Local themes draw the most laughs in Odessa, too. Shortly after the vKontakte ban, a KVN team in the Odessa Mayor’s Cup mimed stealthily sneaking up to the Russian border, placing first a toe, then an entire foot on the other side. As he leaned over the invisible boundary, a volley of vKontakte’s familiar “new message” pings filled the auditorium. It was a raw subject that day, when thousands of young people had signed a petition asking the president to unblock vKontakte (by mid-June over 25,000 Ukrainians had signed). It was also topical, though. And because the joke mocked President Poroshenko’s official policy during a time of war, the edgy punchline caught the audience a little off-guard.
There are hundreds of KVN leagues and thousands of KVN competitors in Ukraine, as well as in other post-Soviet states and Israel. So casting the game as Kremlin-centered both misses the mark and dismisses the efforts of student comedians who owe nothing to Putin. One former competitor and KVN coach in Odessa told me, “I didn’t even read anything but the headline [about the NATO report]. It’s silliness. What, am I also a weapon of the Kremlin?” When Ukrainian competitors joke about regaining Crimea, economic hardship, and war orphans, they are using humor to discuss politics, everyday life, and the ways those spheres intersect in broadly unpleasant ways. Russians do the same, though they satirize different daily struggles. For instance, a Russian team joked, “Usually a girl won’t sleep with you because she doesn’t know you well enough. That works great for an FSB agent. He’d refuse anyway—he knows you too well.”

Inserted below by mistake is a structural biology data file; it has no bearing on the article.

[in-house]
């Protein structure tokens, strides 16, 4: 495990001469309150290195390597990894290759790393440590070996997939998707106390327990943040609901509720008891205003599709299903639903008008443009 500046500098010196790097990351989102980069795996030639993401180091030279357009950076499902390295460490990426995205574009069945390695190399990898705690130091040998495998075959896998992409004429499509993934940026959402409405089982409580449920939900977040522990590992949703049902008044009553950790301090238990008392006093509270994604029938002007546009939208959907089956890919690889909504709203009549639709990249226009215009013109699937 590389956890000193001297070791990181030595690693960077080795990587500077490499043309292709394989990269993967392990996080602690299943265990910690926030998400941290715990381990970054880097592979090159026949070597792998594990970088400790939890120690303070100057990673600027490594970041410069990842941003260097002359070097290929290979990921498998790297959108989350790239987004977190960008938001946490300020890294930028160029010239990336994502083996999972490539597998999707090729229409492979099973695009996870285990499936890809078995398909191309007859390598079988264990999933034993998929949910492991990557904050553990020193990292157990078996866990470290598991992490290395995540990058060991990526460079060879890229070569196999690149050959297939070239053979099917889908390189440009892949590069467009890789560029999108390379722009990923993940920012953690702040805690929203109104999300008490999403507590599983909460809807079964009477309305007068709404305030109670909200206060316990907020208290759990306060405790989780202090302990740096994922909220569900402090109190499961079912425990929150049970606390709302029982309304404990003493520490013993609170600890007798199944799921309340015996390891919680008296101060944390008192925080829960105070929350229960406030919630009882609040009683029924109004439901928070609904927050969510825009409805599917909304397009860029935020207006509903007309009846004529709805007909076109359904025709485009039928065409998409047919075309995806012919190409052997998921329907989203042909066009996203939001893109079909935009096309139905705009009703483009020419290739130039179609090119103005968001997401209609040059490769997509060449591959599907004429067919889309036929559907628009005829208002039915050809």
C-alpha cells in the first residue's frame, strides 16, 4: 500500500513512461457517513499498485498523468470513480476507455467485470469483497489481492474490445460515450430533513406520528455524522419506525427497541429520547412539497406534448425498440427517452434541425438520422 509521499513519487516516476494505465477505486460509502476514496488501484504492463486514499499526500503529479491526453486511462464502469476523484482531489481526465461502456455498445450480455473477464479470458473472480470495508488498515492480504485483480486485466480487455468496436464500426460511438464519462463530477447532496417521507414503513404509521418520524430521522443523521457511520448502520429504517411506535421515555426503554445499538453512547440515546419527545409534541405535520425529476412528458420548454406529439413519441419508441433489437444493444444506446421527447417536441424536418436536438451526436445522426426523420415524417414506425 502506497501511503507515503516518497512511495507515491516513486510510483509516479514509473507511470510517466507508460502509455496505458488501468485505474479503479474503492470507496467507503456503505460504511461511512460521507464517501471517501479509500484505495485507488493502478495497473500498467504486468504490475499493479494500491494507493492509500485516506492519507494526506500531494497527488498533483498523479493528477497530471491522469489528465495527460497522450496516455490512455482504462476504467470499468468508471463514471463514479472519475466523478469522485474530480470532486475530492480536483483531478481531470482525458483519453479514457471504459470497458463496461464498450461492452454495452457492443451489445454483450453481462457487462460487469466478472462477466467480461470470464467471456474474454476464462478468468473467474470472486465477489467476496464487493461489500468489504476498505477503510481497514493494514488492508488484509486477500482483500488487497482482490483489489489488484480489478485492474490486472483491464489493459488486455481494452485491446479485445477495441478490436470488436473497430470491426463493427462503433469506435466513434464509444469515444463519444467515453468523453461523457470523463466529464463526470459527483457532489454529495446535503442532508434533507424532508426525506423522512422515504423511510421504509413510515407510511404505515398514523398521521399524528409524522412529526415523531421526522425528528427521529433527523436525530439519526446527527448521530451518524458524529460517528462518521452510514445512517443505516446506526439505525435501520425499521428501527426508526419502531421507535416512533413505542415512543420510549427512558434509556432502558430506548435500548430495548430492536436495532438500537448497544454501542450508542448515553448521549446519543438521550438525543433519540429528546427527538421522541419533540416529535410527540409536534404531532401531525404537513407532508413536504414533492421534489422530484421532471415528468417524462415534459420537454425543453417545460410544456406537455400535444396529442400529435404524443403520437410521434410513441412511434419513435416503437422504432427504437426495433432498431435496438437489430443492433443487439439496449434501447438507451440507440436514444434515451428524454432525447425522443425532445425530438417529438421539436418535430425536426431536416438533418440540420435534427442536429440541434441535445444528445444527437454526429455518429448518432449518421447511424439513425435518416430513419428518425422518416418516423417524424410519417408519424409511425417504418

Brokering local realities, comic and tragic, explicit and unstated, is the anthropologist’s trade. Anthropology matters, if for no other reason, because our work demonstrates how local actors build—day by day, utterance by utterance—global institutions.
Amy Garey is a PhD candidate at the University of California—Los Angeles.
Deborah Jones is contributing editor for the Soyuz Postsocialist Studies Network’s AN column.
Cite as: Garey, Amy. 2017. “Agents of Humor?” Anthropology News website, September 21, 2017. doi: 10.1111/AN.623